In the US, key sceptics have admitted to being on the fossil-fuel payroll, but Australians such as Ian Castles, Bob Carter and William Kininmonth say they are not paid for their views. However, earlier this year, before Russia had agreed to sign the Kyoto Protocol, Kininmonth accepted the International Policy Network's offer to fly him to a special climate science meeting in Moscow. The IPN is a right-wing think tank that has received funding from ExxonMobil and which networks with the IPA. But Kininmonth says he didn't know that. In an email to The Age, he said: "I was satisfied that it was a genuine invitation when the Russian ambassador telephoned me to co-ordinate obtaining a visa at such short notice."
Scepticism, of course, is a hallmark of science. Some global-warming critics are simply suspicious about the idea of consensus in the scientific community. As the Lavoisier Group's Ray Evans points out, the history of science is littered with hard-won battles of one man - such as Galileo - against a flat earth-like consensus. Evans also says he is a "Genesis 1:28 man". That's the passage that says: "God said to them 'Be fruitful and become many and fill the Earth and subdue it, and have in subjection the fish of the seas and the flying creatures of the heavens and every living creature that is moving upon the Earth".
The global-warming doomsayers, says Evans, are anti-development. Moreover, they stem from an environmentalism that has taken the place of Christianity, particularly in Europe. "To put it in its bluntest terms, when you don't believe in God you don't believe in nothing. You believe in whatever is the fashion of the day, and environmentalism has scooped the pool."
In some cases, scepticism has been good for climate science. US scientist Richard Lindzen, regarded as an outstanding climatologist, has forced his colleagues to address issues such as the role of convection, cloud and water vapour. But most of the handful of scientists around the world that could be called sceptics - and they are mostly not climatologists - do not, as Lindzen does, publish in the recognised peer-reviewed literature, science's method of fact-checking and filtering out bad science.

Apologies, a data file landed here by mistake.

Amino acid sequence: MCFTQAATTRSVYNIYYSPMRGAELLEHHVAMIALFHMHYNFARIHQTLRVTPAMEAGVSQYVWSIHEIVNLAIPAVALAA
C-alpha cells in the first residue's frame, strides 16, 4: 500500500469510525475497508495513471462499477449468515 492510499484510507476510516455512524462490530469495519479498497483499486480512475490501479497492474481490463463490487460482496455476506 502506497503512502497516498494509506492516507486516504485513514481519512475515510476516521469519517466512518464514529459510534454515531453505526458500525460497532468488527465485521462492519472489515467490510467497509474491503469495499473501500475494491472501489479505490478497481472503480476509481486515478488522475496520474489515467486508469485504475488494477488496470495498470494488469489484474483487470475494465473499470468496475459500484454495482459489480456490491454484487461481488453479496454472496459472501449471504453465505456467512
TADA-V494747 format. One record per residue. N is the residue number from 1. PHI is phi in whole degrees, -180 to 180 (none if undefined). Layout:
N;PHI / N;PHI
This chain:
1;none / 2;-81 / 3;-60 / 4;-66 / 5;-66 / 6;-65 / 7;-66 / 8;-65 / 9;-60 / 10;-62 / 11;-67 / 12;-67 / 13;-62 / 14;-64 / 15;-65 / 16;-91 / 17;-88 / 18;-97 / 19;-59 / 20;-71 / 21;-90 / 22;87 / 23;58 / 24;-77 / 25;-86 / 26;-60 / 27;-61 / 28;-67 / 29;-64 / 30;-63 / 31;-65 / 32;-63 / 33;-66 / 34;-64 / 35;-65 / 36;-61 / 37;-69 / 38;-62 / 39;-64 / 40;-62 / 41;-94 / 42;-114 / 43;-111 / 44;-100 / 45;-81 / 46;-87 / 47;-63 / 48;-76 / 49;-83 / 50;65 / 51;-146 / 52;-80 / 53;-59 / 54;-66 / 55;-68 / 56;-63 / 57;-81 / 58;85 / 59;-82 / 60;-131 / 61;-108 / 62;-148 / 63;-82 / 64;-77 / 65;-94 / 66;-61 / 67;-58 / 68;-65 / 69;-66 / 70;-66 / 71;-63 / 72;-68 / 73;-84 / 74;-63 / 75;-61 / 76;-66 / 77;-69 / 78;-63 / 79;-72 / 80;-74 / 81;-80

"Sceptics in Australia function to promulgate these essentially dodgy kinds of studies. And I don't think that is is too strong language to say they are dodgy," says Dr James Risbey, a climatologist at Monash University's School of Mathematical Sciences.
Climate scientists are frustrated that the sceptics' arguments persist, even though they say they have addressed them. There are many uncertainties around climate science, but they are often not the ones peddled by sceptics, they say. Kevin Hennessy, senior research scientist at CSIRO's Atmospheric Research, said one of the main uncertainties was saying what proportion of human activity versus natural variability could be blamed in recent climate events and trends - such as the drought in south-eastern Australia, the Canberra bushfires or Europe's devastating heatwave last year. It is also uncertain how much emissions of carbon dioxide will grow in the future.